Early this month, the Securities and Exchange Board of India (Sebi) effectively killed the Indian depository receipts (IDRs) market by saying it will not allow fungibility of frequently traded IDRs. Both Sebi and the banking regulator may have viewed fungibility as a backdoor route to capital account convertibility and hence opposing it, but this position should have been clarified a year before allowing Standard Chartered Bank (StanChart ) to float its IDR. Redemption of IDRs after a year will only be permitted if they are infrequently traded and since StanChart IDRs are not infrequently traded by Sebi definition, the IDR holders will not get a chance to convert them into underlying shares. For all practical purposes, StanChart IDR will be the first and last IDR.
Former Sebi chief C.B. Bhave was keen to introduce the instrument to add depth and class to Indian market, but the current thinking of the regulator seems to be different. This is not the first instance of Sebi taking a U-turn on policy issues. Recently, it has reversed its stance and agreed to keep its surplus funds in the so-called Consolidated Fund of India or government accounts. Bhave was in favour of holding surplus funds with itself. Even flak from the Comptroller and Auditor General of India could not force him to change his stance as he strongly, and possibly rightly, felt that the independence of regulatory bodies will be compromised if they have to rely on the government for funds. The Sebi board has also not cleared yet the new takeover code as the government apparently has certain reservations about it.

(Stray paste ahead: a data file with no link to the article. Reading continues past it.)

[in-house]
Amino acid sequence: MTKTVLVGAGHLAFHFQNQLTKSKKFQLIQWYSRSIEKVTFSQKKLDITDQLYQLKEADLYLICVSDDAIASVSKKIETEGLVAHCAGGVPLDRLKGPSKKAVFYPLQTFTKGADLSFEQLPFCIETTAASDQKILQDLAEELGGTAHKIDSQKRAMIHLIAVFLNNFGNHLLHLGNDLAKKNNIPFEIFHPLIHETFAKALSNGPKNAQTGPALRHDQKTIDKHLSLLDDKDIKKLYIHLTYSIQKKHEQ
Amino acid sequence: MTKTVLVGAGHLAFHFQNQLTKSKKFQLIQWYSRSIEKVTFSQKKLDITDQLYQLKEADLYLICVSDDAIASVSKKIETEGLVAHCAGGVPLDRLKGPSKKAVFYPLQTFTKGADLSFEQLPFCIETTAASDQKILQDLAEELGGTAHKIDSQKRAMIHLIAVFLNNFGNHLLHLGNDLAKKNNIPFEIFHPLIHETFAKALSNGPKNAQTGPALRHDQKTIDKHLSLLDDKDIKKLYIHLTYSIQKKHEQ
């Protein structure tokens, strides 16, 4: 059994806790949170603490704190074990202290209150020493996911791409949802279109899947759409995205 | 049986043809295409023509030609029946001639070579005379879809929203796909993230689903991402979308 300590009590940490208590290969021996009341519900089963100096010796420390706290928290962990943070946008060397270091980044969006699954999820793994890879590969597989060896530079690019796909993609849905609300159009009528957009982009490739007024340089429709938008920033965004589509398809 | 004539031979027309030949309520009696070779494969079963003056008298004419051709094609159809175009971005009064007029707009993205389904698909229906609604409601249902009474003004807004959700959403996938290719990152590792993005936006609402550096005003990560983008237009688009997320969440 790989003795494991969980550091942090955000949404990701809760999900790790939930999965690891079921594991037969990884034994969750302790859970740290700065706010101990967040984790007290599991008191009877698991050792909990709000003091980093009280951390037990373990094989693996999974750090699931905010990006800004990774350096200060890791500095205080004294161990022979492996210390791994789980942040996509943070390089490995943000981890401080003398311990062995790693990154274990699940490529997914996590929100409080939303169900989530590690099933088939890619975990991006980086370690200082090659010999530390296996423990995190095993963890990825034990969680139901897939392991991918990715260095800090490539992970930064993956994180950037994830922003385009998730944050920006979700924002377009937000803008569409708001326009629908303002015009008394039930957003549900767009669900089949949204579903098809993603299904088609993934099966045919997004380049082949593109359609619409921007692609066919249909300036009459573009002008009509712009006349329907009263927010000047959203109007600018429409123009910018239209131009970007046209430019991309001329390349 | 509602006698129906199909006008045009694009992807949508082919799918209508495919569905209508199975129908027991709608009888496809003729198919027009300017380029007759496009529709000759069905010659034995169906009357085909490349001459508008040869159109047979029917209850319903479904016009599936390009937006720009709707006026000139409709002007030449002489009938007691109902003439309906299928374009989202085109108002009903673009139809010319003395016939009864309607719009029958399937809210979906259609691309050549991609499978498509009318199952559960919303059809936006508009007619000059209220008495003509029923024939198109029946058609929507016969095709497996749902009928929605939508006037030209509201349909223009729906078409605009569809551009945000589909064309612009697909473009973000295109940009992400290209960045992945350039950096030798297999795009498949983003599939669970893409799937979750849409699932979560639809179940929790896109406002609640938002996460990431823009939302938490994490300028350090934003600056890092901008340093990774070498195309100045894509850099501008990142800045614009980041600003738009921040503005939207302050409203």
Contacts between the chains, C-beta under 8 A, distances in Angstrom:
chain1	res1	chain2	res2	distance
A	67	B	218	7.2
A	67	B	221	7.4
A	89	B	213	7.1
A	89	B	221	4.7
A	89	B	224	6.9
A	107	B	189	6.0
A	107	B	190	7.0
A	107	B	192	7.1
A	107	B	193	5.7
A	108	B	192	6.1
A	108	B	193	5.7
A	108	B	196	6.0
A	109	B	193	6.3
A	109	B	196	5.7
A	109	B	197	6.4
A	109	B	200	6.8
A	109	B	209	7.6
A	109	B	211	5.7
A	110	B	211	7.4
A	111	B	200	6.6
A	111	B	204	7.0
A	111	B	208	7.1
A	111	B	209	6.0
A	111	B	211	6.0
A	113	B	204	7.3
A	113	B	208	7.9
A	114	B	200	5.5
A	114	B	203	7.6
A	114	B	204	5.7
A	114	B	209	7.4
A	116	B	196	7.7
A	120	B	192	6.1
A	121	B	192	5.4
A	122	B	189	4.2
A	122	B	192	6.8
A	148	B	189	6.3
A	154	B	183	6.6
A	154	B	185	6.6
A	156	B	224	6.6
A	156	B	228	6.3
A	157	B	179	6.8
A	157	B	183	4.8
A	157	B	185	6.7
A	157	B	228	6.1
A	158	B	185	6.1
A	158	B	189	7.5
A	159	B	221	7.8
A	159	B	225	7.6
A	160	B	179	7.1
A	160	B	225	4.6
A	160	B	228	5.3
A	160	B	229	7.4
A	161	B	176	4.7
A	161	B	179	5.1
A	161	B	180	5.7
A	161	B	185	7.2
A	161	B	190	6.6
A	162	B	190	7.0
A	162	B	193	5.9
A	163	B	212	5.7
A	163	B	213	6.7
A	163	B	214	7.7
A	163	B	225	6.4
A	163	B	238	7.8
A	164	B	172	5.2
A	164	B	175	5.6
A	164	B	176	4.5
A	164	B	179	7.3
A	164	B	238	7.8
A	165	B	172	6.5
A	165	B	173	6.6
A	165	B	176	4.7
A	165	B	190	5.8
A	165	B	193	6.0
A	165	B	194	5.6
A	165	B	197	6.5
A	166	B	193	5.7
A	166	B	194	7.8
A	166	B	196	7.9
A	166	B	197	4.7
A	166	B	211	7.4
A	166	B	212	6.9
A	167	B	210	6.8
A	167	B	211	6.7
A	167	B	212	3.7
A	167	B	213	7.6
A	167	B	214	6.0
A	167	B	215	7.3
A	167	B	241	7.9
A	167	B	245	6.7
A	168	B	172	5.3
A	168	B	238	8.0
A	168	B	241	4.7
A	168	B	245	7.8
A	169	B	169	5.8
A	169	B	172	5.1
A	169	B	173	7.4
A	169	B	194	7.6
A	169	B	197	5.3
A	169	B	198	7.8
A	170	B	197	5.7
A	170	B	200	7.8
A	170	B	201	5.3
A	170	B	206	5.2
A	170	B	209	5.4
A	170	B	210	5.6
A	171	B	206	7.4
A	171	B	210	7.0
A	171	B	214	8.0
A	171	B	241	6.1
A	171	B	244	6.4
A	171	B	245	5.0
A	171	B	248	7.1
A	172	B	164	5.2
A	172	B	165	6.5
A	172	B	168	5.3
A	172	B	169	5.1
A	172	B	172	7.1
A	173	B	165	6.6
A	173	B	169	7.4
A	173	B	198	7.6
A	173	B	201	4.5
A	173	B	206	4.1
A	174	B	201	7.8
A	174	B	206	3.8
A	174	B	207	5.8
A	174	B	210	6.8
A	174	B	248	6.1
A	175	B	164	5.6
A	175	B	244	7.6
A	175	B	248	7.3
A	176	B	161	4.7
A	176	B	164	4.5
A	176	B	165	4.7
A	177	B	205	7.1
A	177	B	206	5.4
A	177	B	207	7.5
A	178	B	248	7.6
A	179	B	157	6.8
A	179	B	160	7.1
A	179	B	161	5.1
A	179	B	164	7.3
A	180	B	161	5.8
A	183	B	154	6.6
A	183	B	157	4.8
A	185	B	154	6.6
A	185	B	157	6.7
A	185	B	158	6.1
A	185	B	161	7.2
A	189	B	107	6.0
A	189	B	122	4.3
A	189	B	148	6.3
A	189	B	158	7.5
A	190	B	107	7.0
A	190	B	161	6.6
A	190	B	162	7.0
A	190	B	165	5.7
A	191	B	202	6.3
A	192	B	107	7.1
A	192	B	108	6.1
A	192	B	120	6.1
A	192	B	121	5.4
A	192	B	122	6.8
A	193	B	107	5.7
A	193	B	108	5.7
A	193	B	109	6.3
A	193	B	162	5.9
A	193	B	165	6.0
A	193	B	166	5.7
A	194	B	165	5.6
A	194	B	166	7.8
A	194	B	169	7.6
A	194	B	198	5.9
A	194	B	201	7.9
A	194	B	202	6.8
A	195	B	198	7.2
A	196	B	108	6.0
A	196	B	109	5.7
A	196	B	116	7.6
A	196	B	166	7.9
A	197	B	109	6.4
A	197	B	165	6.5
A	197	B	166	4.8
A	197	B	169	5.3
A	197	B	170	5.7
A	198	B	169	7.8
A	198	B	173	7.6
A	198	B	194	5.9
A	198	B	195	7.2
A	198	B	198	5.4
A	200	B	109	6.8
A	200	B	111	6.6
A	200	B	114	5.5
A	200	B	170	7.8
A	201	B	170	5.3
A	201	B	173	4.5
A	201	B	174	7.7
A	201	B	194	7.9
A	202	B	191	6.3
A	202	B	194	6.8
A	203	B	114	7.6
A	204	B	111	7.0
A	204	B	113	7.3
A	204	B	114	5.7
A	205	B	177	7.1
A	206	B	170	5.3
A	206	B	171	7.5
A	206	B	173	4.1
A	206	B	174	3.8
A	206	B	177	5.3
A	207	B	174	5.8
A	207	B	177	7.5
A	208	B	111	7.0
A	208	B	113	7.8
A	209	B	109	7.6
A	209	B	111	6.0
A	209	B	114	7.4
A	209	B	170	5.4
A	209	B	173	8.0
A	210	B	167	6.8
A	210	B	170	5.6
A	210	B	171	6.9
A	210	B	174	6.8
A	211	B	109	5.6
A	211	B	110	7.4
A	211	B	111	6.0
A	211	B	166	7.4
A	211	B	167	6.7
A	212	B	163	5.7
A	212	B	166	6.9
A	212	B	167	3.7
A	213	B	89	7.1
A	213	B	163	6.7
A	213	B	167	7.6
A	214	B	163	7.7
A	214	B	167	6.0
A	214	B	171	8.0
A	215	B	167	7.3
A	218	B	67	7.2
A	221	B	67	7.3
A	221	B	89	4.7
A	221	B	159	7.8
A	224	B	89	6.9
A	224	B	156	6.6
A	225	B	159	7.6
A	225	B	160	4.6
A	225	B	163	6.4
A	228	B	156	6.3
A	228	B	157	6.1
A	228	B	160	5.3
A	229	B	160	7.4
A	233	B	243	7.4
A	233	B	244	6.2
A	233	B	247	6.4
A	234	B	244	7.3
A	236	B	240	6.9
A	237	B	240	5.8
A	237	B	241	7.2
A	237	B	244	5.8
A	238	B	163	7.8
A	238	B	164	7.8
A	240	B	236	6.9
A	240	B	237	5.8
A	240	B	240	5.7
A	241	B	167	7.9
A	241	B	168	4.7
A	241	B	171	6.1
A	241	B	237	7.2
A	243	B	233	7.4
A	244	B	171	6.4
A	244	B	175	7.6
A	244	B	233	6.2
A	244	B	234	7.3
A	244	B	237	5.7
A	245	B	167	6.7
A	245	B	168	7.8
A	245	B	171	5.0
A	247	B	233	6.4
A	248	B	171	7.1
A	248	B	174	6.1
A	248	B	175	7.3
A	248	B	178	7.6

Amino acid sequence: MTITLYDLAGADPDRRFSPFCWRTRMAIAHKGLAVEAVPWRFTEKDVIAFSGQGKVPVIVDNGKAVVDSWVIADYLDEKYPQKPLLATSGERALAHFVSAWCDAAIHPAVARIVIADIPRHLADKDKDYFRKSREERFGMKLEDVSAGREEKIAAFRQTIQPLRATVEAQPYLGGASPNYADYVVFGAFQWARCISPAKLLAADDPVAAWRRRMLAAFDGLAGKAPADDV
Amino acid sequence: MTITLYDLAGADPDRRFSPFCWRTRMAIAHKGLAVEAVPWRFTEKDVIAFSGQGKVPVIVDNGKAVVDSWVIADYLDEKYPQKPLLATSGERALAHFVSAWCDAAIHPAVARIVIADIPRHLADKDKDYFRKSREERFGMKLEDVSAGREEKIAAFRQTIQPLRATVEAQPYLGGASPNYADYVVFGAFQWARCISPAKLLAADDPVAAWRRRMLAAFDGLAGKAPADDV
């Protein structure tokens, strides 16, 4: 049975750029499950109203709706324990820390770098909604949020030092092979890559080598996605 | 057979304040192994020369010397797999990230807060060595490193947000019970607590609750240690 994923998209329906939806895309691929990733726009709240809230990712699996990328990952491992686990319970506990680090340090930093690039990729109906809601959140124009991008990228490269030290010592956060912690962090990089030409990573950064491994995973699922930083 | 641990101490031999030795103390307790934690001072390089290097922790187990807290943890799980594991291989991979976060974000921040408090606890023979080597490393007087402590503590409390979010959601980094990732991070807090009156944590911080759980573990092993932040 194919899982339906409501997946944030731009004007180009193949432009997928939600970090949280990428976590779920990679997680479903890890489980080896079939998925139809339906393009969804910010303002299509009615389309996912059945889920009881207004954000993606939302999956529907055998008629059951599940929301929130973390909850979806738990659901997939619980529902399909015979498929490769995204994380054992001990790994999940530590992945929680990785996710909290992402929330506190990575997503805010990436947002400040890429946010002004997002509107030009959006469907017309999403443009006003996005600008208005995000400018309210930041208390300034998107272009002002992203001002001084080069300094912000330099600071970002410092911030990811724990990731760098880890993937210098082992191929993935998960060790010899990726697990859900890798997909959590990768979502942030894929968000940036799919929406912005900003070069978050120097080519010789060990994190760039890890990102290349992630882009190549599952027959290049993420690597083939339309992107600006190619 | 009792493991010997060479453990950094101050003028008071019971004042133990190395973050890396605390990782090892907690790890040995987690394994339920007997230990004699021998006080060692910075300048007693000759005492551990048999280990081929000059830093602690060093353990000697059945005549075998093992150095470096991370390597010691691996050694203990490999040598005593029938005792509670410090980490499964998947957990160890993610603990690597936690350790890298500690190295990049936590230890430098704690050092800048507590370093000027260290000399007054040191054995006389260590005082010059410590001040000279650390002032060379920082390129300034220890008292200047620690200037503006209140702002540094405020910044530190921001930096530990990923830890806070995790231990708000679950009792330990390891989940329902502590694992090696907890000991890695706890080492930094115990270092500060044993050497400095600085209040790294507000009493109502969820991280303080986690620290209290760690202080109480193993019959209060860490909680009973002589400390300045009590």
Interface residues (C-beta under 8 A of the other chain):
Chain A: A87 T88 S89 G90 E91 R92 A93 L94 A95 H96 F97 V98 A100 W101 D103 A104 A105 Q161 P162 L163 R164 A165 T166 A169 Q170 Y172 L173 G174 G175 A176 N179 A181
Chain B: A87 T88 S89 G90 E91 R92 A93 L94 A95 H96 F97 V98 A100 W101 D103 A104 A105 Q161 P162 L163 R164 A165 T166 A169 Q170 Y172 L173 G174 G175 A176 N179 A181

What is more surprising is Sebi’s reluctance to act on the recommendations of the Bimal Jalan committee on market infrastructure institutions. It constituted the committee in December 2009 to take a close look at the role of market infrastructure institutions that has been continuously evolving to meet the challenges of the emerging securities market. As lobbying and counter-lobbying by exchanges intensified to influence decision on the controversial report, Sebi has abdicated its responsibility and left it to the ministry of corporate affairs to take a call on this.
One can see a definite pattern in this space where regulators are increasingly becoming committed to the government and, given a chance, would not like to take decisions in critical policy matters even those falling within their domain. We have seen the Reserve Bank of India, too, behaving in this manner. It is not willing to release the licensing norms for new banks unless the finance ministry clears it even at the draft stage. Nobody should blame the government for curbing regulators’ autonomy when regulators themselves are not willing to exercise it.
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